China Daily

China’s Road to Carbon Neutrality

China must take immediate action if it is to reach carbon neutrality by 2060, BCG’s Lars Fæste writes for China Daily. He states that China will need to increase investment significantly, develop new technologies, and push for stronger public awareness of climate issues to achieve this goal. He believes that China’s ambitious climate commitment is obtainable with the nation’s existing capabilities in nuclear power, solar, wind, and new energy vehicles. Fæste asserts that, as a major carbon emitter, China’s strategies and measures in the future will undoubtedly have a major impact on the world.


BCG’s CEO on Top Issues Weighing on the C-Suite

Business leaders hope to work with the new administration to sustain economic growth and help industries rebound from the pandemic, BCG’s CEO Rich Lesser tells Bloomberg. He believes that although most business leaders will view the new administration as a change, the way they judge that change will largely depend on where things stand three to five months after the election. His most pressing advice to the new administration is that building diversity in leadership teams leads to better outcomes. “If he were to build a more diverse leadership team of different perspectives, the country will go further faster,” Lesser says.

Hindustan Times

The India Moment in the $100 Billion Club

In his coauthored guest column, BCG’s Janmejaya Sinha tells the Hindustan Times that there is a major geopolitical business opportunity after two Indian firms entered the $100 billion market capitalization club. He states that the 2020s could be the “US-India decade” with a major partnership in technology that opens a “fundamental geopolitical business opportunity.” Sinha is hopeful for the possibility of a US-India tech partnership that taps into existing talent and underlying national governance based on democratic values.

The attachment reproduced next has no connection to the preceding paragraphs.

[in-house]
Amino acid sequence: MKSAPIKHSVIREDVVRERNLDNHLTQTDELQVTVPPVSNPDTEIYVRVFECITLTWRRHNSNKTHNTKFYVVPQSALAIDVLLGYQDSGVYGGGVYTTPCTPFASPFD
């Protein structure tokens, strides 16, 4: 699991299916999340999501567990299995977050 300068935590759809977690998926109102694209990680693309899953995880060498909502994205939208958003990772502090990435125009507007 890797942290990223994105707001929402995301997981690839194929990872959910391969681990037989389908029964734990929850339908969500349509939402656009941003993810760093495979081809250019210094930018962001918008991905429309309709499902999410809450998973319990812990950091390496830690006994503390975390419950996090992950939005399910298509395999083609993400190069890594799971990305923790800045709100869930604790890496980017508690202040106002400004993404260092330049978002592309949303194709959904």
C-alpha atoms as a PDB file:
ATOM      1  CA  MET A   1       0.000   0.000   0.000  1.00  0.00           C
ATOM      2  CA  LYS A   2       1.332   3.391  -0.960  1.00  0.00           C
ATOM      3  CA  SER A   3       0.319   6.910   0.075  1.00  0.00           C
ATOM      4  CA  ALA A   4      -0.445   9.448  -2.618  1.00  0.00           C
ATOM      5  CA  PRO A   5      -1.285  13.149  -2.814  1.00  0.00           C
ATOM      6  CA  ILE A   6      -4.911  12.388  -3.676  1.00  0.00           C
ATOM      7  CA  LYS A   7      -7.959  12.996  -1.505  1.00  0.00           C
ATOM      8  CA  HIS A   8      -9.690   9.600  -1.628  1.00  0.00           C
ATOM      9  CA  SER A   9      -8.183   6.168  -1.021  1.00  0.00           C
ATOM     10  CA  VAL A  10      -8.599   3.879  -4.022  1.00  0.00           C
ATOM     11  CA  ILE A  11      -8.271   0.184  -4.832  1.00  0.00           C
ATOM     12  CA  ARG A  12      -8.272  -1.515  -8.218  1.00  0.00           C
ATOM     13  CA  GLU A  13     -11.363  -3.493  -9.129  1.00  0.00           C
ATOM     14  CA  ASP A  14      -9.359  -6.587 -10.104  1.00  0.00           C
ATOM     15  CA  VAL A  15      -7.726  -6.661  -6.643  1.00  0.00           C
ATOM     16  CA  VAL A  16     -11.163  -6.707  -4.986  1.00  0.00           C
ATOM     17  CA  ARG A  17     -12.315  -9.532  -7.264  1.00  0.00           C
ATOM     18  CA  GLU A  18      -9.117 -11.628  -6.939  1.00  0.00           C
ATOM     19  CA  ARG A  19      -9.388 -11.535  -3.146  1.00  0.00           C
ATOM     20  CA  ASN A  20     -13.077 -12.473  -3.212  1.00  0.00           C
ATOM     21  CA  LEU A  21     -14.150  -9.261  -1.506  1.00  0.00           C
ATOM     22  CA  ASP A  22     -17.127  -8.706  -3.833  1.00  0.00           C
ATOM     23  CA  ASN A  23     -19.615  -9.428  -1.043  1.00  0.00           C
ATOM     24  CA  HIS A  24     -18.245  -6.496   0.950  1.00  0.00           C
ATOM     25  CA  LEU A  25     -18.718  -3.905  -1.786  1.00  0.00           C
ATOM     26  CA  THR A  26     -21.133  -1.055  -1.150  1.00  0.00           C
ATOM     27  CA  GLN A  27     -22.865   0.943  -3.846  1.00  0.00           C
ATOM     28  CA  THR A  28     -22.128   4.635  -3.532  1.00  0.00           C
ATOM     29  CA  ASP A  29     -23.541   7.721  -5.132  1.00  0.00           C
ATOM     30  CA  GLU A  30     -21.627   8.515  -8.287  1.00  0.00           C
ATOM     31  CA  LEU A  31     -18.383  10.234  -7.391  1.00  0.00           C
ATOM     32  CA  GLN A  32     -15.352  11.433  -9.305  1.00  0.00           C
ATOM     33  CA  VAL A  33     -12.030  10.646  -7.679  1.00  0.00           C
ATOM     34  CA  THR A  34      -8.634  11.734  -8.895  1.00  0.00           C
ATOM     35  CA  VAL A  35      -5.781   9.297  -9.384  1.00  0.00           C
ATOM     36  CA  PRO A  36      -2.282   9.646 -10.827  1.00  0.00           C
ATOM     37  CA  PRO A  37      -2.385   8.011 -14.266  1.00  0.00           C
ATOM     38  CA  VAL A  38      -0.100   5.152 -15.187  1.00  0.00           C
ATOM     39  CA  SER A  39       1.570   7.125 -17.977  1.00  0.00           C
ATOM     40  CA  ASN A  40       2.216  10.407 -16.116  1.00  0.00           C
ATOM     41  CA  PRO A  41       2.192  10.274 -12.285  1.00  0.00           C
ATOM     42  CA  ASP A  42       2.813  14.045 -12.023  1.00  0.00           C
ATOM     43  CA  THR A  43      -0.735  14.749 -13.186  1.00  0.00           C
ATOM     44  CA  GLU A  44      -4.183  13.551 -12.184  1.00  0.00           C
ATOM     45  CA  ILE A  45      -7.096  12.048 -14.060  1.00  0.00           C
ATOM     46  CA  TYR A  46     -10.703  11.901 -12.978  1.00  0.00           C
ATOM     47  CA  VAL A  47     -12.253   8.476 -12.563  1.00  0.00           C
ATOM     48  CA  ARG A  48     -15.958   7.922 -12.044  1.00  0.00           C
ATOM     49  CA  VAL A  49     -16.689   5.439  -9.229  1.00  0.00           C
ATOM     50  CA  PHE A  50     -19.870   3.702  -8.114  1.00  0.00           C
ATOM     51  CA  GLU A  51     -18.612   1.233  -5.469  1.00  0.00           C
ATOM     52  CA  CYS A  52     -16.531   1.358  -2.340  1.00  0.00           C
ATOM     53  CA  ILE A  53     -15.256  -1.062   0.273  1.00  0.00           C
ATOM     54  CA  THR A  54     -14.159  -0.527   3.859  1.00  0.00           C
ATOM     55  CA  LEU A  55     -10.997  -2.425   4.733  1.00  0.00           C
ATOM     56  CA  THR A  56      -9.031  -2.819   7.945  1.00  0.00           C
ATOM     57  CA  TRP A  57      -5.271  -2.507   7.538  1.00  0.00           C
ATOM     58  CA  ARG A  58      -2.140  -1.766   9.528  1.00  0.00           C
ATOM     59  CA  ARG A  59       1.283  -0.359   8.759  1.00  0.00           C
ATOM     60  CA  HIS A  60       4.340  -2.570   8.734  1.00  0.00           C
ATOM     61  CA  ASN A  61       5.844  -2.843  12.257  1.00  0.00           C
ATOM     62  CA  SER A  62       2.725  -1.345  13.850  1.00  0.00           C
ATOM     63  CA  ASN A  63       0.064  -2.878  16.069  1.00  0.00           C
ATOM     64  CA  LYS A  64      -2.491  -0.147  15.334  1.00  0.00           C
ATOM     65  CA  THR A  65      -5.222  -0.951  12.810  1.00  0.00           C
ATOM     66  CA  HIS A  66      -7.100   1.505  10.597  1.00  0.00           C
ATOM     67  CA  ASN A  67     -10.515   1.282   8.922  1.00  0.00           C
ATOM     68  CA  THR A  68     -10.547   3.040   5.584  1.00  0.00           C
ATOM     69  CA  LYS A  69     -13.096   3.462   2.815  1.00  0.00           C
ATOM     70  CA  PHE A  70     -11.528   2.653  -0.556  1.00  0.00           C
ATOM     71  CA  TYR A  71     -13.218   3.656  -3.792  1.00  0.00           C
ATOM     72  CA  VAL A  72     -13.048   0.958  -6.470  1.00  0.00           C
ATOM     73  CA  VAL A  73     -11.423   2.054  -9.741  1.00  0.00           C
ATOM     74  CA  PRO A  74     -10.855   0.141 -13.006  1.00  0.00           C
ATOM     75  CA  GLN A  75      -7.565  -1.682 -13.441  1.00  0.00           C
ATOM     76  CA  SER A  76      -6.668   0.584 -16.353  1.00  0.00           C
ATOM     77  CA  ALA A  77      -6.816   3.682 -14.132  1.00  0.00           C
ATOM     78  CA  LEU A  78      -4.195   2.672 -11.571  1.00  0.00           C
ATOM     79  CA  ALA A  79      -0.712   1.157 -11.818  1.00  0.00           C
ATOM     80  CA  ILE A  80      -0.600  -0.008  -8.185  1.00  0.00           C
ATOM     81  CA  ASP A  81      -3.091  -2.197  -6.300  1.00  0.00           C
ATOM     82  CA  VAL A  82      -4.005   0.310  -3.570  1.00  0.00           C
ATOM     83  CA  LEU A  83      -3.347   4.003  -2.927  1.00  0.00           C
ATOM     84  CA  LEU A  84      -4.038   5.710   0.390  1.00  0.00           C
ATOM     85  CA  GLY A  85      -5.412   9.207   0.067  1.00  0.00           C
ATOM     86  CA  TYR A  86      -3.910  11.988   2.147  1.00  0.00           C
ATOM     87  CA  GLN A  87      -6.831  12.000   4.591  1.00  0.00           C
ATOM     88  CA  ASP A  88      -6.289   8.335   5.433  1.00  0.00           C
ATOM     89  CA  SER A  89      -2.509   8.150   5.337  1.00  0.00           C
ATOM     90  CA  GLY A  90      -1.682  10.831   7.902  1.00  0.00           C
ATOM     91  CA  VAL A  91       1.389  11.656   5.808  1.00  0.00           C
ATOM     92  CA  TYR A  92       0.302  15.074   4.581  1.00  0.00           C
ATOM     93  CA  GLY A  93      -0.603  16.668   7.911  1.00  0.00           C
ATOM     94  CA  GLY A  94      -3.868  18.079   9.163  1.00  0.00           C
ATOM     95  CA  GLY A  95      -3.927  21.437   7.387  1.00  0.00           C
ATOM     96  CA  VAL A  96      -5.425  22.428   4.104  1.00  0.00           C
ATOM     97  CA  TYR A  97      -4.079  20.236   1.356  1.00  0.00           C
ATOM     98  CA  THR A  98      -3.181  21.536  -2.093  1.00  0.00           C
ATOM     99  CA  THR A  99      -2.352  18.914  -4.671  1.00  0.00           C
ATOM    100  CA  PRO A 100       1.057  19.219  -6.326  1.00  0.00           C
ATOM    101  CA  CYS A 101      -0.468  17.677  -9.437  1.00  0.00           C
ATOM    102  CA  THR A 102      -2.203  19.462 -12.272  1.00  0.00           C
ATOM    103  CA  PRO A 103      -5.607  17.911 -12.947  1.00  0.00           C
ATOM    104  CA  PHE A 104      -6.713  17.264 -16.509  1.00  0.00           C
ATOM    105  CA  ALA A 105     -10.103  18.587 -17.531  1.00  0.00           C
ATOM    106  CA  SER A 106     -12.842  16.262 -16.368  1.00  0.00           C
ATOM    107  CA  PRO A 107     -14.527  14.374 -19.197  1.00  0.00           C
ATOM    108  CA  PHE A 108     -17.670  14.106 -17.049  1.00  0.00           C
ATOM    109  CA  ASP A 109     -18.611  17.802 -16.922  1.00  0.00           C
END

The Washington Post

Mediocre Vaccine Rollout May Delay Recovery

A recent BCG report indicates that significant work remains to get through the pandemic. BCG’s CEO, Rich Lesser, tells The Washington Post that Americans, in particular, should expect another full year of “suspended new normal.” The report indicates that the most likely scenario for the US is a “good-but-not-great rollout” of a vaccine, which would delay defeating the pandemic until the first quarter of 2022. An even longer setback is possible due to less effective trials and delayed authorization and distribution of the vaccines. “I expect a year from now there will be a lot of reasons to be optimistic, and we'll go into next winter feeling very different than we’re going into this winter,” says Lesser.


How to Encourage Corporate Diversity Efforts

BCG’s Joe Davis speaks to CNBC on achieving racial equity in the workplace. He outlines BCG’s work with Management Leadership for Tomorrow (MLT) to develop a first-of-its-kind certification, “MLT Black Equity at Work,” which creates clear and comprehensive standards for employers to achieve Black equity in the workplace. He states that research consistently shows diverse teams lead to more innovative and impactful answers at work. Davis believes that to be a truly equitable company, companies need to foster an inclusive culture where business practices work to eliminate systemic bias and give back to society.


The Future of Work: Don’t Wait for a Vaccine to Get on the Same Page

In the first article for her new regular column in Forbes, BCG’s Debbie Lovich writes that companies should not wait for a COVID-19 vaccine to reimagine how, when, and where people work. She believes that companies can start now by considering what customers and employees want and need, what technology can and can’t bring to organizations, and where to find great talent. Lovich emphasizes that “we have an opportunity to shape the new model of working with experimentation and data; let’s take advantage of it.”


Why It's So Hard to See ROI from AI

Only 10% of companies report significant financial benefits from their AI investments, according to a recent report by MIT and BCG. BCG’s Shervin Khodabandeh tells Fortune and Forbes that firms need to undertake extensive structural changes and rethink how they integrate tech into their businesses for AI success. He explains that too many companies draw a false analogy between their adoption of AI and another technology that had a large impact on their business processes: enterprise resource planning. However, Khodabandeh says it is promising that 10% of companies have seen large gains from AI even without generalized and standardized AI processes.